How to Replace an Oxygen Sensor on a 2000 GMC Sonoma

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There are two oxygen sensors on a 2000 GMC Sonoma. One is located on the left (driver's side) of the Y-pipe up high near the manifold. The other is located on the exhaust pipe on the right (passenger's side) going to the catalytic converter. Figuring out which one is bad can be trickier than replacing them. However both the oxygen sensors in this model are exactly the same part number. You can buy a quality aftermarket sensor at a reputable parts store for about $60 each and save yourself labor charges by installing them yourself.

Things You'll Need

  • Floor jack
  • 2 jack stands
  • Wheel chock
  • Creeper (optional)
  • 22 millimeter box end wrench
  • Flathead screwdriver
  • Spray lubricant (WD-40)
  • Anti-seize lubricant (optional)
  • Safety glasses
  • Portable hand torch (optional)
  • Park the GMC Sonoma on a flat paved or concrete surface and apply the parking brake.

  • Place a wheel chock behind one of the rear tires.

  • Lift the left front quarter of the truck with a floor jack and place a jack stand under the front left frame rail. Repeat this for the right side to elevate the front axle of the truck.

  • Put on the safety glasses. Grab the tools and new sensor. Crawl under the truck on a creeper if you have one.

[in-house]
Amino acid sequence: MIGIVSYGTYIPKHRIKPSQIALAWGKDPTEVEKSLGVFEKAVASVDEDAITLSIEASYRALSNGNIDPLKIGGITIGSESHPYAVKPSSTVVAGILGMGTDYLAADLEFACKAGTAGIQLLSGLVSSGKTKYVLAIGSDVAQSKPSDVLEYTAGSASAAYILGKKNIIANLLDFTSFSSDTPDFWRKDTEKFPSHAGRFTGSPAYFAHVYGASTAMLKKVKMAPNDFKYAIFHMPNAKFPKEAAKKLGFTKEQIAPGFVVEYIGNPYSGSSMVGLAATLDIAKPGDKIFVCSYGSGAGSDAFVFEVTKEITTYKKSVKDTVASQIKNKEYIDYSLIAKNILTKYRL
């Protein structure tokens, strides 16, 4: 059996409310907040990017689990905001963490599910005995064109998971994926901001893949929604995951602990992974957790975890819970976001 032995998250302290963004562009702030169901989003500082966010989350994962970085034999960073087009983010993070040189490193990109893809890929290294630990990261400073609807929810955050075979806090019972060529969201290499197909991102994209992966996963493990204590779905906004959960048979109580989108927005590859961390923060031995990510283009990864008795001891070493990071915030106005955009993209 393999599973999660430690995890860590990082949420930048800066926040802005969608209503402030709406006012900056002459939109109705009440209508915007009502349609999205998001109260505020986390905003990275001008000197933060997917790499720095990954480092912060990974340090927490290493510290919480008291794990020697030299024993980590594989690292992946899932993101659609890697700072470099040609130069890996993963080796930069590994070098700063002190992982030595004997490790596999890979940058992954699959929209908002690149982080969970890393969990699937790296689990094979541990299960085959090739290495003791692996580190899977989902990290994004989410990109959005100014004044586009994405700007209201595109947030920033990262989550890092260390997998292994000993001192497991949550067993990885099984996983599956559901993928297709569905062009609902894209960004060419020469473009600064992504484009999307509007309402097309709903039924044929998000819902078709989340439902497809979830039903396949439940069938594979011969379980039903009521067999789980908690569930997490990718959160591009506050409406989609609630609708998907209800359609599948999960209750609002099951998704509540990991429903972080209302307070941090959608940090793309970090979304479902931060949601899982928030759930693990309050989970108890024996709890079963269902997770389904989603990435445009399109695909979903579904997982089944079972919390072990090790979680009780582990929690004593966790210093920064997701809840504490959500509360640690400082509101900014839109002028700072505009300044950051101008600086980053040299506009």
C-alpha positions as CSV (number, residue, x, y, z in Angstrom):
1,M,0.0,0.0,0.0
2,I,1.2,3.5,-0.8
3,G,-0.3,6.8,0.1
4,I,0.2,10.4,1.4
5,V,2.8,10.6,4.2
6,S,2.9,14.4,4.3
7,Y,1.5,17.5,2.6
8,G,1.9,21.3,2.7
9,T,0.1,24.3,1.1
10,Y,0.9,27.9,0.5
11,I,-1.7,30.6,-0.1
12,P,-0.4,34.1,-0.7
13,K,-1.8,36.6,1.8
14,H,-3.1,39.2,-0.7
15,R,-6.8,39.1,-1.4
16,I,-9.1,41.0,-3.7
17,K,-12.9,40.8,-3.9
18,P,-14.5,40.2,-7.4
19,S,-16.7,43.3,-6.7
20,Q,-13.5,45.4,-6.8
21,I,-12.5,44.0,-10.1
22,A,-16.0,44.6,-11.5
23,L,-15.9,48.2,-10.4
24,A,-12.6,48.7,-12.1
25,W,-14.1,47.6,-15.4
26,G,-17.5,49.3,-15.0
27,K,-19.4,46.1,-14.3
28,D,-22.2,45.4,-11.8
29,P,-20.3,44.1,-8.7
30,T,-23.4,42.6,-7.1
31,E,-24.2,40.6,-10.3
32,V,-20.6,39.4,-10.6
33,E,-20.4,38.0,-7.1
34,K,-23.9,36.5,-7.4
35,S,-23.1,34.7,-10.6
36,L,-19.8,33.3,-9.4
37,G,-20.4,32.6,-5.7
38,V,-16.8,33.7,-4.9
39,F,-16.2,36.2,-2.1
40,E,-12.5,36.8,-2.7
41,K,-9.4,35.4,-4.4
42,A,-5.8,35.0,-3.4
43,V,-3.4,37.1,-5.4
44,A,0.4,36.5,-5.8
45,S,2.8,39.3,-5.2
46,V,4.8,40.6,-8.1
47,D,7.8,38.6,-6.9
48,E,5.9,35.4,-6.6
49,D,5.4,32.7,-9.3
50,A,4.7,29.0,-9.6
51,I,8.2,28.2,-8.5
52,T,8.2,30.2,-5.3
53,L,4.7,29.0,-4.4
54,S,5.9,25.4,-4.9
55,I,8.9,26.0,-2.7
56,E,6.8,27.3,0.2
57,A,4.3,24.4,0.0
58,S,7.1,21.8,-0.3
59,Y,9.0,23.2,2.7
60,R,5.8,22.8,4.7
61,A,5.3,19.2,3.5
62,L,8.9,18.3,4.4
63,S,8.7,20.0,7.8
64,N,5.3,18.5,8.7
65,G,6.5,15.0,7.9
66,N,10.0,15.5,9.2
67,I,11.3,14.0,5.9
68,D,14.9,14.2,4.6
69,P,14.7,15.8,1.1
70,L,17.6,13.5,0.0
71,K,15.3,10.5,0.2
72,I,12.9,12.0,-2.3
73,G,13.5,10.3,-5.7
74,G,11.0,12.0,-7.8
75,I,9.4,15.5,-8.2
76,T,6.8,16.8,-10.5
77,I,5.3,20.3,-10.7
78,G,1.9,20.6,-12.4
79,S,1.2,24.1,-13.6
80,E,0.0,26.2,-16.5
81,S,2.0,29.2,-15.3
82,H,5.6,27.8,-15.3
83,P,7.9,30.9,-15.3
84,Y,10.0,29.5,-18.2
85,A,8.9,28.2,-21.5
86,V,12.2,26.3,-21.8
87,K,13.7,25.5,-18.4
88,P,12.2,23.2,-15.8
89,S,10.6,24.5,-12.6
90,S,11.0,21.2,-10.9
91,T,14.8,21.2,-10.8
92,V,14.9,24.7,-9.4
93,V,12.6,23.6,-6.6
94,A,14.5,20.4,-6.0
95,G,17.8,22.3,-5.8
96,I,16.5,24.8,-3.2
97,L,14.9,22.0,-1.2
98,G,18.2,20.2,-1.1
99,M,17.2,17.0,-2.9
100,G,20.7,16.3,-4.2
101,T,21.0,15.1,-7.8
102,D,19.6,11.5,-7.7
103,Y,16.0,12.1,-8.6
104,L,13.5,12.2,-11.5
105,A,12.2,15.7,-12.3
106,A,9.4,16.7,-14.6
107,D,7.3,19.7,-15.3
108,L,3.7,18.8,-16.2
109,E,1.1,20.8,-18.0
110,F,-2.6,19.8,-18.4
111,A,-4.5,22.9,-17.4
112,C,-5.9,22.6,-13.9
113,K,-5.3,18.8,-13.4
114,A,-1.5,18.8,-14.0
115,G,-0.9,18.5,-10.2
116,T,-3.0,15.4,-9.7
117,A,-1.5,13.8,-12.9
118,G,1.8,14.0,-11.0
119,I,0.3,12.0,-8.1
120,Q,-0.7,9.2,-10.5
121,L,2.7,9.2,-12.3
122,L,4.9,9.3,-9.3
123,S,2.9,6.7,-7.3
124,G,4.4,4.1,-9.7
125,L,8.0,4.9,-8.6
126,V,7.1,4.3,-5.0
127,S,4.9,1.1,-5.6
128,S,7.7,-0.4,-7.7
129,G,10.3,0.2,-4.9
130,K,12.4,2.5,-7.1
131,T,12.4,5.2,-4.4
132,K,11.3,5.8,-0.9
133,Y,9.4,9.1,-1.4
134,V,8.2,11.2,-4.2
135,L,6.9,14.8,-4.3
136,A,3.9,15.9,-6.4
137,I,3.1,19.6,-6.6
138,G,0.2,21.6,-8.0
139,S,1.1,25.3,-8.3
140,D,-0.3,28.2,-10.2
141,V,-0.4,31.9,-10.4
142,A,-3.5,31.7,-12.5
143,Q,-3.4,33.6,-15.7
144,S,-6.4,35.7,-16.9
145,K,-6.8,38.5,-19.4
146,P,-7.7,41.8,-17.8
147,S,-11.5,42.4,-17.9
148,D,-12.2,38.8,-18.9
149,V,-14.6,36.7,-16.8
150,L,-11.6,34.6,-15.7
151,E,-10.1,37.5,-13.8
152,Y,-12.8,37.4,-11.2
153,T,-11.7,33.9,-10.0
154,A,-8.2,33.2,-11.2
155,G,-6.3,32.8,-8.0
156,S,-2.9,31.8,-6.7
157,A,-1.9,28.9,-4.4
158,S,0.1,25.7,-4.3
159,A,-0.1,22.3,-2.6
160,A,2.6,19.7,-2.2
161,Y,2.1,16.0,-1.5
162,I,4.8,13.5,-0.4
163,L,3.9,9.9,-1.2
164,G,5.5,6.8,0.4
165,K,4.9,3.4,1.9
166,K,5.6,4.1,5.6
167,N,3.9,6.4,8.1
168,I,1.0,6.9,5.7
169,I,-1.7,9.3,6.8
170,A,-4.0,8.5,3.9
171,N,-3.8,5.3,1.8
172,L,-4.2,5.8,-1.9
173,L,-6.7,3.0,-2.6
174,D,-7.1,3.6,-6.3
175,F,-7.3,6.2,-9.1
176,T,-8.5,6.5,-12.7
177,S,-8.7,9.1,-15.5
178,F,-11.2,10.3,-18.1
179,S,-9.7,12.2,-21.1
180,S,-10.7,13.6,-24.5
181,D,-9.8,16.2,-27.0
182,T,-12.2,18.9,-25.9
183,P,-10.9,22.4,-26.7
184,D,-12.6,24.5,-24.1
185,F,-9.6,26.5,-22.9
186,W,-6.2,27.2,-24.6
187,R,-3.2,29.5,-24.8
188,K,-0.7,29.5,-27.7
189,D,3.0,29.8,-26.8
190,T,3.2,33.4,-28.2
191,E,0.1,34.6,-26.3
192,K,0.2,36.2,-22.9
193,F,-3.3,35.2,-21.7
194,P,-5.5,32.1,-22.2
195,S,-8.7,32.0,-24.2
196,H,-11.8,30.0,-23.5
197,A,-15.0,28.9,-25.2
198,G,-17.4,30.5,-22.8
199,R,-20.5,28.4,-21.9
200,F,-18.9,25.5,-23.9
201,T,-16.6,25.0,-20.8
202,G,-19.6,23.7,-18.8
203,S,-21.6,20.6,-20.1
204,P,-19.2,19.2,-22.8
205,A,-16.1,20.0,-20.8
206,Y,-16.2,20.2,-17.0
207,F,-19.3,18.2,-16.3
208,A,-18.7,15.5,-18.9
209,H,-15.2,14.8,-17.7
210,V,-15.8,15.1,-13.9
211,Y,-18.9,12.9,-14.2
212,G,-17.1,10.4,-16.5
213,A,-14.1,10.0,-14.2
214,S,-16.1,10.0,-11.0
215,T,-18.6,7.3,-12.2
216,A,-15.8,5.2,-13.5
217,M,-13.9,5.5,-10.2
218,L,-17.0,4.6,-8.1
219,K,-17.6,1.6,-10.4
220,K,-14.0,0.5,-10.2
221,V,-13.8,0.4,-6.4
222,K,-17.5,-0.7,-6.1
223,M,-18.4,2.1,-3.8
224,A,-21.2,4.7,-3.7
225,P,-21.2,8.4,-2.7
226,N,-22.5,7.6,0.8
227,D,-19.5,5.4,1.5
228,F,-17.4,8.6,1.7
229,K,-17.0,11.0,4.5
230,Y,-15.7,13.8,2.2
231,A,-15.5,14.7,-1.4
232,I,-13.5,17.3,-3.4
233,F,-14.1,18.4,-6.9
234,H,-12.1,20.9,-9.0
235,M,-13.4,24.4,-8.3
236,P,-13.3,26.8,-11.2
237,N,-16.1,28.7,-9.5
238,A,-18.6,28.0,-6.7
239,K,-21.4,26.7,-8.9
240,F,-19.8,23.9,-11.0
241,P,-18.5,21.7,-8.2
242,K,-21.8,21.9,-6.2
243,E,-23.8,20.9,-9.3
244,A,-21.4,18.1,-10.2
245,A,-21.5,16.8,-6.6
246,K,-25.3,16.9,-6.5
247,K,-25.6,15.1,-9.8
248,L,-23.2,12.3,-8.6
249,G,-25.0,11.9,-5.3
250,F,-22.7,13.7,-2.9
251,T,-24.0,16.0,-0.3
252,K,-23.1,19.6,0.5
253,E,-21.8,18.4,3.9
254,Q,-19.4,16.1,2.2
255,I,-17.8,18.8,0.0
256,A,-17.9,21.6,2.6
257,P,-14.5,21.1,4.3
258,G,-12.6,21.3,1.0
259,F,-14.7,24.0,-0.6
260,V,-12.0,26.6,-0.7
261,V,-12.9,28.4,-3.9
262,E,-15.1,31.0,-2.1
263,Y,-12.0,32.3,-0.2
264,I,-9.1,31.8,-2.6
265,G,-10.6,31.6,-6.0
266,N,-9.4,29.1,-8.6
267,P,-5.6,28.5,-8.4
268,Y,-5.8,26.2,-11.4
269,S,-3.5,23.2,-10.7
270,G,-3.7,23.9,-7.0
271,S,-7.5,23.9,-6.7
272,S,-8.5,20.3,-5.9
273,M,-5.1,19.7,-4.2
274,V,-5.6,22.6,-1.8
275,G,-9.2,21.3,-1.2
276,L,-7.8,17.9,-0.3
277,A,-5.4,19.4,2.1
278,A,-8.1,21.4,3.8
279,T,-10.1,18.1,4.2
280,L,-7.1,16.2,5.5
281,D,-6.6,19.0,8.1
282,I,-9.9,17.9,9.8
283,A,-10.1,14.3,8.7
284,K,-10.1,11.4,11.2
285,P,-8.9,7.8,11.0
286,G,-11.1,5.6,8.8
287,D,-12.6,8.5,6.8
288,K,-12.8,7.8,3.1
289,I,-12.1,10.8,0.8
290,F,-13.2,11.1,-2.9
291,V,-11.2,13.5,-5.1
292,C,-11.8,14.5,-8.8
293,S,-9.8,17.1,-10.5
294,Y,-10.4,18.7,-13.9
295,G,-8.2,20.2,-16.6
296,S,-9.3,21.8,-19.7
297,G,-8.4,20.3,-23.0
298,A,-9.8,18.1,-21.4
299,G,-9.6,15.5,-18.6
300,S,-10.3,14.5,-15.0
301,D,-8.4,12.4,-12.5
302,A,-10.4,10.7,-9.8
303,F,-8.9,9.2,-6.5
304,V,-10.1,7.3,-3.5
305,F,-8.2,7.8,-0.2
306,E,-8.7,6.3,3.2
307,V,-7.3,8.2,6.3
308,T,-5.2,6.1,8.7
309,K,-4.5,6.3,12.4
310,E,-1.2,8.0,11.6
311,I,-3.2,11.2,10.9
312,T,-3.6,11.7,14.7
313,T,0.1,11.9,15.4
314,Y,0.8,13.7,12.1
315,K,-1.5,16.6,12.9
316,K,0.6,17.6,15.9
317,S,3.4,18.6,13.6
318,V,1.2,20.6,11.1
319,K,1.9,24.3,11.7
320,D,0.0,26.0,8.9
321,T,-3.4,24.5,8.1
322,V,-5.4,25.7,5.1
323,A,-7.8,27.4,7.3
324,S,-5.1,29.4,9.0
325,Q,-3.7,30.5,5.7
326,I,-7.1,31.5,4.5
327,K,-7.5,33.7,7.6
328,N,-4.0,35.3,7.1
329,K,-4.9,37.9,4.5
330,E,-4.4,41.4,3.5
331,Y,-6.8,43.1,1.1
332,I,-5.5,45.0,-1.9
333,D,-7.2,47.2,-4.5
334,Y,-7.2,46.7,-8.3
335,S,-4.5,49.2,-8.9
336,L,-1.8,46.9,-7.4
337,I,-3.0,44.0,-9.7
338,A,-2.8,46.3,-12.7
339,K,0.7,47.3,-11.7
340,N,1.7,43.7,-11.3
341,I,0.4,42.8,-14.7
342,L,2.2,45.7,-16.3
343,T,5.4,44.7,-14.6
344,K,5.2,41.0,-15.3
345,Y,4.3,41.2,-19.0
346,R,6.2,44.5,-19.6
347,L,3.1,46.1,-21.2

• Locate the sensor you need to replace. The upstream is on the left-hand side (driver's side) of the front exhaust Y-pipe near the manifold connection. The downstream sensor is near the catalytic converter.

  • Spray the threads of the sensor with the spray lubricant and allow it to soak in a little.

  • Unplug the wire harness from the sensor. Use the screwdriver to press in the locking clip on the plug and separate it. You may have to pry out the plastic push pin to make it easier, but you can use the screwdriver to do that, too.

  • Place the wire of the sensor through the hole of the 22 millimeter box end wrench and attempt to loosen the sensor turning it counterclockwise. A lot of times, the sensor will loosen when applying the proper amount of strength and tenacity. However, you may need to heat the pipe area where the sensor threads into with the hand torch to expand the metal around the sensor threads. If you have to do this allow it to cool down before reinserting the new sensor.

  • Apply a light coat of anti-seize lubricant to the threads of the new oxygen sensor. Be careful not to get any on the sensor head. Many quality sensors may very well already have some anti-seize lubricant coated lightly on the threads.

  • Screw the sensor into the pipe by hand at first and tighten with the wrench. You'll have to feed the wire of the sensor through the box end of the wrench again. Tighten securely, but realize there's only 4 or 5 threads on the sensor so over-tightening it can easily strip out the threads and damage the sensor.

  • Plug the wire back into the harness and the push pin back into the pre-drilled hole.

  • Collect all the tools and old sensor from under the truck and lower it down.

Tips & Warnings

  • Most parts stores have handheld code readers and code erasers that they can easily plug into the DLC of your vehicle and quickly read an engine code. Most likely someone already did that to your Sonoma in order to determine which sensor needed to be replaced. Parts stores will generally do this as a free service in the hopes you'll purchase the parts from them. Ask them if they'd be willing to reset the code for you after you've replaced the sensor. This will be much quicker than waiting for the IM monitor cycles to reset themselves in the computer of the engine.

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